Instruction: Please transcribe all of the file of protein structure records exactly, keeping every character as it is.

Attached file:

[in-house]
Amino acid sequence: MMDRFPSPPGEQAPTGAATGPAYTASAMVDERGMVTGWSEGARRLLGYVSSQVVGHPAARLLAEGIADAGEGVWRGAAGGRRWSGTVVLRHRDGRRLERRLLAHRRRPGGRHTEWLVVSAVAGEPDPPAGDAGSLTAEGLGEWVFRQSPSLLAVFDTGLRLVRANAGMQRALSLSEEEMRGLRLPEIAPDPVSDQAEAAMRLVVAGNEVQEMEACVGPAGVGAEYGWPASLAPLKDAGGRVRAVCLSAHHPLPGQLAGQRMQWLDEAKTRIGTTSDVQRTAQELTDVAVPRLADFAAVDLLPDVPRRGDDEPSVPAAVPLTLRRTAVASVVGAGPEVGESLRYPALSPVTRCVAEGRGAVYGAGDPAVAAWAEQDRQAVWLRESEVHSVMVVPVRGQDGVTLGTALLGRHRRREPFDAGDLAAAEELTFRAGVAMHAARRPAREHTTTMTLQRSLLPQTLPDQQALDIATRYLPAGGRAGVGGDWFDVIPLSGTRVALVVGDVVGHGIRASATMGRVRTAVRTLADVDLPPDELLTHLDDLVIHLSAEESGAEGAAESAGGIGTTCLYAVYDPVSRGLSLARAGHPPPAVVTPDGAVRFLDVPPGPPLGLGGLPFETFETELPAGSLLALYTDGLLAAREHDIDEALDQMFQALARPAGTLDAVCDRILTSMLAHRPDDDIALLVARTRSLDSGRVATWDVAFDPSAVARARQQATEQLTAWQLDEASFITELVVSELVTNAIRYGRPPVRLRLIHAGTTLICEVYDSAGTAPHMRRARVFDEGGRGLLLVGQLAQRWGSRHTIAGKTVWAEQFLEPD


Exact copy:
[in-house]
Amino acid sequence: MMDRFPSPPGEQAPTGAATGPAYTASAMVDERGMVTGWSEGARRLLGYVSSQVVGHPAARLLAEGIADAGEGVWRGAAGGRRWSGTVVLRHRDGRRLERRLLAHRRRPGGRHTEWLVVSAVAGEPDPPAGDAGSLTAEGLGEWVFRQSPSLLAVFDTGLRLVRANAGMQRALSLSEEEMRGLRLPEIAPDPVSDQAEAAMRLVVAGNEVQEMEACVGPAGVGAEYGWPASLAPLKDAGGRVRAVCLSAHHPLPGQLAGQRMQWLDEAKTRIGTTSDVQRTAQELTDVAVPRLADFAAVDLLPDVPRRGDDEPSVPAAVPLTLRRTAVASVVGAGPEVGESLRYPALSPVTRCVAEGRGAVYGAGDPAVAAWAEQDRQAVWLRESEVHSVMVVPVRGQDGVTLGTALLGRHRRREPFDAGDLAAAEELTFRAGVAMHAARRPAREHTTTMTLQRSLLPQTLPDQQALDIATRYLPAGGRAGVGGDWFDVIPLSGTRVALVVGDVVGHGIRASATMGRVRTAVRTLADVDLPPDELLTHLDDLVIHLSAEESGAEGAAESAGGIGTTCLYAVYDPVSRGLSLARAGHPPPAVVTPDGAVRFLDVPPGPPLGLGGLPFETFETELPAGSLLALYTDGLLAAREHDIDEALDQMFQALARPAGTLDAVCDRILTSMLAHRPDDDIALLVARTRSLDSGRVATWDVAFDPSAVARARQQATEQLTAWQLDEASFITELVVSELVTNAIRYGRPPVRLRLIHAGTTLICEVYDSAGTAPHMRRARVFDEGGRGLLLVGQLAQRWGSRHTIAGKTVWAEQFLEPD